The Walden legislation that was approved by the House Communications Subcommittee today would make spectrum auction participation voluntary and also contains provisions sought by NAB guaranteeing that stations’ service areas will remain unaffected by the channel reassignments or "repacking" that will occur in connection with an auction.
House Spectrum Bill Moves On, NAB Pleased
By a 17-6 vote, the House Communications Subcommittee passed proposed legislation today that would grant the FCC authority to conduct incentive auctions of TV spectrum and share the proceeds of those auctions with broadcasters that voluntarily relinquish their spectrum.
For TV broadcasters, the measure is considered a major improvement over other incentive auction proposals since it contain protections for stations that chose not to give up their spectrum.
“Some of the issues we have raised have been resolved,” says Gerry Waldron, a communications attorney with Covington & Burling, whose clients include the CBS and NBC affiliate organizations.
The draft bill, authored by Communications Subcommittee Chairman Greg Walden (R-Ore.), passed with a majority of the subcommittee’s Republicans voting in favor while Democrats objected to provisions dealing with the allocation of the so-called D-block spectrum to establish a national broadband public safety network.
(All of the subcommittee’s Republicans and one Democrat, John Barrow (Georgia), supported the measure.).
House Democrats, led by Henry Waxman (D-Calif.) and Anna Eshoo (D-Calif.), are seeking revisions affecting the governance of the public safety network.
Democrats also don’t like Walden’s measure because it prohibits allocating spectrum from incentive auctions for unlicensed use. And they are troubled by language that prevents the FCC from restricting who can buy the spectrum broadcasters give up.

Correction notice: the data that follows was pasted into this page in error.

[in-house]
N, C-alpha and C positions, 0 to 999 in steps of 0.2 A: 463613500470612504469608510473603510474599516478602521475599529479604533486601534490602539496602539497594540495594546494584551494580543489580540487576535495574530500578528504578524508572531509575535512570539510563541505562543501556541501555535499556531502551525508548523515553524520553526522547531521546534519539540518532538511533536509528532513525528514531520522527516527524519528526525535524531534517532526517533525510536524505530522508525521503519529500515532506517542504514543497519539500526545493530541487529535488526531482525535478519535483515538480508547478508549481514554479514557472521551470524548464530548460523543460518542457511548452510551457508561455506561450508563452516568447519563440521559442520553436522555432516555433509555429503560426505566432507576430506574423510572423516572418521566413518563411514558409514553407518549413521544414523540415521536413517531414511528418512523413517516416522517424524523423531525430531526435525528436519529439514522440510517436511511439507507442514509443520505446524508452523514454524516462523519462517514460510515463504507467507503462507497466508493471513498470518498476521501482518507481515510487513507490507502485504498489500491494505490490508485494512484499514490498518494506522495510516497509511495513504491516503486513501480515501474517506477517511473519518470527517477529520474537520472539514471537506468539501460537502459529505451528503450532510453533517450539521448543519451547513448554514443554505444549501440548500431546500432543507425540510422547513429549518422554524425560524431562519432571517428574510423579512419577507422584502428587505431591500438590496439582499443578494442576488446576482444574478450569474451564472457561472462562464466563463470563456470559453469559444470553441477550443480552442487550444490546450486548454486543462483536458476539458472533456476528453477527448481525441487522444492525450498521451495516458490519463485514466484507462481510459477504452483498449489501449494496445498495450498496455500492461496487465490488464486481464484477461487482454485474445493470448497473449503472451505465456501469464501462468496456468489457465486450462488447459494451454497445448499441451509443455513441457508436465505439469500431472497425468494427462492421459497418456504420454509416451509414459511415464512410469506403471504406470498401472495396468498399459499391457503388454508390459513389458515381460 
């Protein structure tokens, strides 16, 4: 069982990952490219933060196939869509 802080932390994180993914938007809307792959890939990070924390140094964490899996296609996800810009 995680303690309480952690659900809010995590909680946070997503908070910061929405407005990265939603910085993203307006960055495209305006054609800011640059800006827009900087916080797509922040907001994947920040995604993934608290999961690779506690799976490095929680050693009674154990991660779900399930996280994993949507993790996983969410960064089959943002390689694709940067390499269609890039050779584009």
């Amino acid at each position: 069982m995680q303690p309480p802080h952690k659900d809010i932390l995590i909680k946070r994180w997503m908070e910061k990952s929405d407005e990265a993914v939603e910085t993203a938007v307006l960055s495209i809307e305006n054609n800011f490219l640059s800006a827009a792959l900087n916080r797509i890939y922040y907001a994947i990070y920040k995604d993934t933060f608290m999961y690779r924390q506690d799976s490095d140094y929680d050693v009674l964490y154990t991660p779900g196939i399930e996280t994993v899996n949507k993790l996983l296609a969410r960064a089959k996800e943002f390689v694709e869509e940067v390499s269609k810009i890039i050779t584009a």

Waxman and Eshoo, who wanted to postpone the subcommittee vote, failed in their attempts to amend the measure during the subcommittee’s deliberations.
The subcommittee’s Republicans also irritated Democrats by adding a controversial net neutrality amendment. Offered by Republican Marsha Blackburn of Tennessee, it would prohibit the FCC from applying its net neutrality rules to any new spectrum holder.
The hotly contested issue of net neutrality could affect the overall fate of the incentive auction measure.
But despite those differences, broadcast lobbyists say an incentive auction bill might hit President Obama’s desk sooner rather than later. Indeed, during the Subcommittee markup, Chairman Walden said he is fully “committed to getting legislation done by the end of this year.”
There is a possibility that a full House Commerce Committee vote could occur next week, which means the bill could go to the House floor before the chamber’s targeted recess on Dec. 16.
Meanwhile, in the Senate, Commerce Committee Chairman Jay Rockefeller (D-W.Va.) is pushing hard to see his version of incentive auction legislation, S. 911, move forward. The Rockefeller bill, adopted by the Commerce Committee earlier this year, contains some protections for broadcasters but they don’t go as far as those in the House measure.
Rockefeller is pushing hard to attach S. 911 to a must-pass funding measure before lawmakers leave this year.
“There are various ways in which this bill could become law pretty quickly if it were attached to some other must-pass piece of legislation,” Waldron says.
Congress faces a mountain of unfinished business including passage of major appropriations bills for numerous government agencies. Lawmakers are also expected to vote on several tax provisions including measures that would extend jobless benefits and the so-called payroll tax holiday.